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the colour soprano. We sopranos may get the big tunes,

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but we still get it tough. There are more of us on the singing

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sirbity than any other voice type. Ekaterina Scherbachenko was up

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against many and half of the winners of the Cardiff Singer of

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the World 2011 have been sopranos. You see, we are too ordinary. There

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are ten sopranos taking part. Three from the American continent. Five

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from Europe. One from South Korea and one from

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New Zealand. We'll hear more from Elin later in

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the programme as she guides us through the different voice types

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taking part in this year's competition. But now let's meet

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three of this year's competitors and find out first hand what it

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means to be taking part in BBC Cardiff Singer of the World. The

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singers representing Germany, Bulgaria and Romania are are based

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here in Milan. That great city of Italian opera.

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When I was a small girl. When I was young, because my family is in a

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singing position, my mother sang with me. As a smile child I started

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to sing in a children's choir when I was five, when I'm at home, I'm

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still singing with them, it was so beautiful.

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I started singing in the high school. I have the luck to meet a

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good teacher. He guided me well in this. Now I'm 26 years old and I'm

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happy to be here. I started singing when I was very

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young in a children's choir of the Bulgarian National Radio. We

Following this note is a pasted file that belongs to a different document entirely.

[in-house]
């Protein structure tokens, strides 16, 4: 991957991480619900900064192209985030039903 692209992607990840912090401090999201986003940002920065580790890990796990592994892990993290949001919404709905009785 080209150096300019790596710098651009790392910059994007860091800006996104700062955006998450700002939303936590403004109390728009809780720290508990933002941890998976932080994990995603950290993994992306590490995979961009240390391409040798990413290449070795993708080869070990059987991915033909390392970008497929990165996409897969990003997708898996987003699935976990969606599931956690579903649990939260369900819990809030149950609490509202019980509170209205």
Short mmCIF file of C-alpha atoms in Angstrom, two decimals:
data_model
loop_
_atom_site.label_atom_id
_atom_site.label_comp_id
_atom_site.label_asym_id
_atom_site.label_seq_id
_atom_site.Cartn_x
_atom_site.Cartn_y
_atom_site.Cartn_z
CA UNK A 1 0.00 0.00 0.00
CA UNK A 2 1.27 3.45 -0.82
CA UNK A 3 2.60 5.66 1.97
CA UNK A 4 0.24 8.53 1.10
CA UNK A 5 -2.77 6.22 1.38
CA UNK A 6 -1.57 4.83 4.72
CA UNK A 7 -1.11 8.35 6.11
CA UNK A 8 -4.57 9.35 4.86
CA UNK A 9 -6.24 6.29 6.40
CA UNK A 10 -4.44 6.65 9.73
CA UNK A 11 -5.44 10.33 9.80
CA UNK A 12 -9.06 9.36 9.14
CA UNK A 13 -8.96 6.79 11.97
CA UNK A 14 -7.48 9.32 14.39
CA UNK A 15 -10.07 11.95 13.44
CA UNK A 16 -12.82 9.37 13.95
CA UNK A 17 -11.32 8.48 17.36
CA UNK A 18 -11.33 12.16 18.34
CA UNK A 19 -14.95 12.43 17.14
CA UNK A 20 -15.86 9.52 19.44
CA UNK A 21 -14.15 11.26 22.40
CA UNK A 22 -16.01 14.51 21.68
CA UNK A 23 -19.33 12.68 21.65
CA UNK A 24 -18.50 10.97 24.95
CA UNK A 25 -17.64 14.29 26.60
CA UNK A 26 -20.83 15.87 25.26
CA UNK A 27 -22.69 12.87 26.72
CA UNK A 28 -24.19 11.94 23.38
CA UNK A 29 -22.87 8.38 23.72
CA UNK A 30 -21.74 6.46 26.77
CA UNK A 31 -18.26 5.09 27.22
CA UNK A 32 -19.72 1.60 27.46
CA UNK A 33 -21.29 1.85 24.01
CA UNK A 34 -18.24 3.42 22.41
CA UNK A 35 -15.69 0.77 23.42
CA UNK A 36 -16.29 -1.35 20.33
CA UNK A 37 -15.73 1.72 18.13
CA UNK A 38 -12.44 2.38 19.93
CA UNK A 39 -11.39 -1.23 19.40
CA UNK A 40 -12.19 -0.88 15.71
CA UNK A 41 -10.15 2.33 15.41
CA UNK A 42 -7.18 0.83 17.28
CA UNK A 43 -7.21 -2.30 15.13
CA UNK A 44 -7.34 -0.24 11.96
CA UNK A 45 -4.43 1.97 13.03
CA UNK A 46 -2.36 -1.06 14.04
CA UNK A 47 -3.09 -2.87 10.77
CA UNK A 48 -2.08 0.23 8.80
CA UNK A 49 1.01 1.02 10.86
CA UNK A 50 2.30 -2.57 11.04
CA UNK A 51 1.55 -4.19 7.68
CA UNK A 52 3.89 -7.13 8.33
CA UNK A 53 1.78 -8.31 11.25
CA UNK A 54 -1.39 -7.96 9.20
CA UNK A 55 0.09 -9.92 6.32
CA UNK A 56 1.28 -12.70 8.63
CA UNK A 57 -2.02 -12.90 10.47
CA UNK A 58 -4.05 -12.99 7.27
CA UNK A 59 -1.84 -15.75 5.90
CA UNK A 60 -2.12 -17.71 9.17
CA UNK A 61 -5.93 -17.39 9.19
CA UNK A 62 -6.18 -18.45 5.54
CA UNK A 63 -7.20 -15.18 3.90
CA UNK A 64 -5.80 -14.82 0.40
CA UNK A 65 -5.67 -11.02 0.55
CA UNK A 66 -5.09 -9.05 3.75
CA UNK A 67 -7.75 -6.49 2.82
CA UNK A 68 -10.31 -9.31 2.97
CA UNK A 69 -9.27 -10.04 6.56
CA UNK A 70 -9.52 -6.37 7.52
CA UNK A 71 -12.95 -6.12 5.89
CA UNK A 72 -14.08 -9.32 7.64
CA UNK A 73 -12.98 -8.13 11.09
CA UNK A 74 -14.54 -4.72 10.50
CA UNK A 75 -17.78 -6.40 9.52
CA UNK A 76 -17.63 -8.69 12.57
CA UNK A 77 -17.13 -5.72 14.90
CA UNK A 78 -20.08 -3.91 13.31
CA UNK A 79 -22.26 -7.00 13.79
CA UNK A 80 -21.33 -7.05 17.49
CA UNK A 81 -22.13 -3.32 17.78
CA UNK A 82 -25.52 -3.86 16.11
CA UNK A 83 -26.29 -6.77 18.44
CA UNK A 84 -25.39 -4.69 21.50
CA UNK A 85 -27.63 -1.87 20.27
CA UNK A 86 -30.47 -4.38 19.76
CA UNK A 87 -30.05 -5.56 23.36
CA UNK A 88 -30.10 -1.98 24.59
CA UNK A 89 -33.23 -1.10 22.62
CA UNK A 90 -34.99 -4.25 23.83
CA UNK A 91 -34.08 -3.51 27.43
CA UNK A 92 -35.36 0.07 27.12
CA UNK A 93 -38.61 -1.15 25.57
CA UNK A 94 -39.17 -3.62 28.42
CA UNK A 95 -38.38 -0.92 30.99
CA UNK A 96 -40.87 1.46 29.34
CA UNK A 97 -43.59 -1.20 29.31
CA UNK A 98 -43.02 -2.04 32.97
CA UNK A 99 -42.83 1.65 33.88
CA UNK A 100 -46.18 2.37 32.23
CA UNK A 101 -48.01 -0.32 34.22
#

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traveled all over the world. It was an amazing time for me. That is how

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I decided to become an opera singer. Five years ago I met my husband,

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who is an Italian conductor. So, I came here, I really love Italy. It

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is absolutely my second native land. I feel at home here.

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Serban came to Italy to perform, while Suzanne studies at the

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Academy of La Scala. All three are eagerly awaiting the opportunity to

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perform in Cardiff. There are so many great and

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talented singers in the whole world. Now I'm one of the 20 singers. It

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is unbelievable. I am so proud to take a part in this competition.

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is a once in a lifetime opportunity. I know it will change my life, if

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even standing there it will change my life. Cardiff is the competition.

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I don't feel stressed or nervous. I just want to go and perform and

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enjoy. I'm really happy about it We will meet three more competitors

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in this year's competition later nonthe programme. Now, dedicated

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followers of Cardiff Singer of the World 2011 will know that the last

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time a Mezzo won here was Guang Yang from China. That was 14 years

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ago. Elin Manahan Thomas continues her

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look at the different voice types with the mezzo-soprano.

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In the term mezzo-soprano. Mezzo comes from the Italian for middle.

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It is the middle range for a female voice. Not as high as soprano, not

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as low as contralto. Mezzo have rich voices. The roles that they

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play make the most of this. Think of Bizet's karmen.

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Mezzo's often play what are called trouser roles in operas, in other

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words they play men. Mozart's Caribino is a favourite,